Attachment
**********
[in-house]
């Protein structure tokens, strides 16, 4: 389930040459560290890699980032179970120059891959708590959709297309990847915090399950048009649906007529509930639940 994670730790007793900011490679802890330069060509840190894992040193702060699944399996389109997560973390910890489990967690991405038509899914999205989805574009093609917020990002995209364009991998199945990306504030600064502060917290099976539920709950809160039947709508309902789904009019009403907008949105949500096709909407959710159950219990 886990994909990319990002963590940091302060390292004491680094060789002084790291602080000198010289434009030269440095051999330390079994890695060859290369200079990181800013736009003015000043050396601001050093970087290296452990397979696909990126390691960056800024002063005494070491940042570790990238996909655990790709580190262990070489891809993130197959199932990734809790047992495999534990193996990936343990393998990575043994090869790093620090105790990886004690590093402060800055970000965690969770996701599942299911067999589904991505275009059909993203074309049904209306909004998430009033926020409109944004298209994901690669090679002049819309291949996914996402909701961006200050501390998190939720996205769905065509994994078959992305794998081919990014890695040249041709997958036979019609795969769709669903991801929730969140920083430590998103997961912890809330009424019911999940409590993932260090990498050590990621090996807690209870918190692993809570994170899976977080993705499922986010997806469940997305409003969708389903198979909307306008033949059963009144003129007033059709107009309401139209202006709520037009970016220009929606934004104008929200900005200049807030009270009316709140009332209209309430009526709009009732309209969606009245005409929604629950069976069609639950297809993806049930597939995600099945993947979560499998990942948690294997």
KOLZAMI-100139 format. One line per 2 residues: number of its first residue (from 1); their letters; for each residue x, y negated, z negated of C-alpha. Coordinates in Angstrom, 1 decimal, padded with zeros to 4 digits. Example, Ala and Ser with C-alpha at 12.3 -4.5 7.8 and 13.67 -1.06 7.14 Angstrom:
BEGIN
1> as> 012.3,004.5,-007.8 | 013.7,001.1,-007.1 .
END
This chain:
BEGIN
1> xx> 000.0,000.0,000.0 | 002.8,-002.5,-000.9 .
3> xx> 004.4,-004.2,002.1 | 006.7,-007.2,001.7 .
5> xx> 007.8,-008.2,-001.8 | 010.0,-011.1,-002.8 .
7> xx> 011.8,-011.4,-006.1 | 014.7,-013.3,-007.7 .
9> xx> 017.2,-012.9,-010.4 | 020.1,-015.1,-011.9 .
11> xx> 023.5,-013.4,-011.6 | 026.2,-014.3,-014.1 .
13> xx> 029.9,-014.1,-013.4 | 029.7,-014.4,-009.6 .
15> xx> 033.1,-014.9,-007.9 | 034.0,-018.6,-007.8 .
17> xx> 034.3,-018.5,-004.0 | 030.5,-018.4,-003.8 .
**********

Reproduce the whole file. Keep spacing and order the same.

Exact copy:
[in-house]
């Protein structure tokens, strides 16, 4: 389930040459560290890699980032179970120059891959708590959709297309990847915090399950048009649906007529509930639940 994670730790007793900011490679802890330069060509840190894992040193702060699944399996389109997560973390910890489990967690991405038509899914999205989805574009093609917020990002995209364009991998199945990306504030600064502060917290099976539920709950809160039947709508309902789904009019009403907008949105949500096709909407959710159950219990 886990994909990319990002963590940091302060390292004491680094060789002084790291602080000198010289434009030269440095051999330390079994890695060859290369200079990181800013736009003015000043050396601001050093970087290296452990397979696909990126390691960056800024002063005494070491940042570790990238996909655990790709580190262990070489891809993130197959199932990734809790047992495999534990193996990936343990393998990575043994090869790093620090105790990886004690590093402060800055970000965690969770996701599942299911067999589904991505275009059909993203074309049904209306909004998430009033926020409109944004298209994901690669090679002049819309291949996914996402909701961006200050501390998190939720996205769905065509994994078959992305794998081919990014890695040249041709997958036979019609795969769709669903991801929730969140920083430590998103997961912890809330009424019911999940409590993932260090990498050590990621090996807690209870918190692993809570994170899976977080993705499922986010997806469940997305409003969708389903198979909307306008033949059963009144003129007033059709107009309401139209202006709520037009970016220009929606934004104008929200900005200049807030009270009316709140009332209209309430009526709009009732309209969606009245005409929604629950069976069609639950297809993806049930597939995600099945993947979560499998990942948690294997």
KOLZAMI-100139 format. One line per 2 residues: number of its first residue (from 1); their letters; for each residue x, y negated, z negated of C-alpha. Coordinates in Angstrom, 1 decimal, padded with zeros to 4 digits. Example, Ala and Ser with C-alpha at 12.3 -4.5 7.8 and 13.67 -1.06 7.14 Angstrom:
BEGIN
1> as> 012.3,004.5,-007.8 | 013.7,001.1,-007.1 .
END
This chain:
BEGIN
1> xx> 000.0,000.0,000.0 | 002.8,-002.5,-000.9 .
3> xx> 004.4,-004.2,002.1 | 006.7,-007.2,001.7 .
5> xx> 007.8,-008.2,-001.8 | 010.0,-011.1,-002.8 .
7> xx> 011.8,-011.4,-006.1 | 014.7,-013.3,-007.7 .
9> xx> 017.2,-012.9,-010.4 | 020.1,-015.1,-011.9 .
11> xx> 023.5,-013.4,-011.6 | 026.2,-014.3,-014.1 .
13> xx> 029.9,-014.1,-013.4 | 029.7,-014.4,-009.6 .
15> xx> 033.1,-014.9,-007.9 | 034.0,-018.6,-007.8 .
17> xx> 034.3,-018.5,-004.0 | 030.5,-018.4,-003.8 .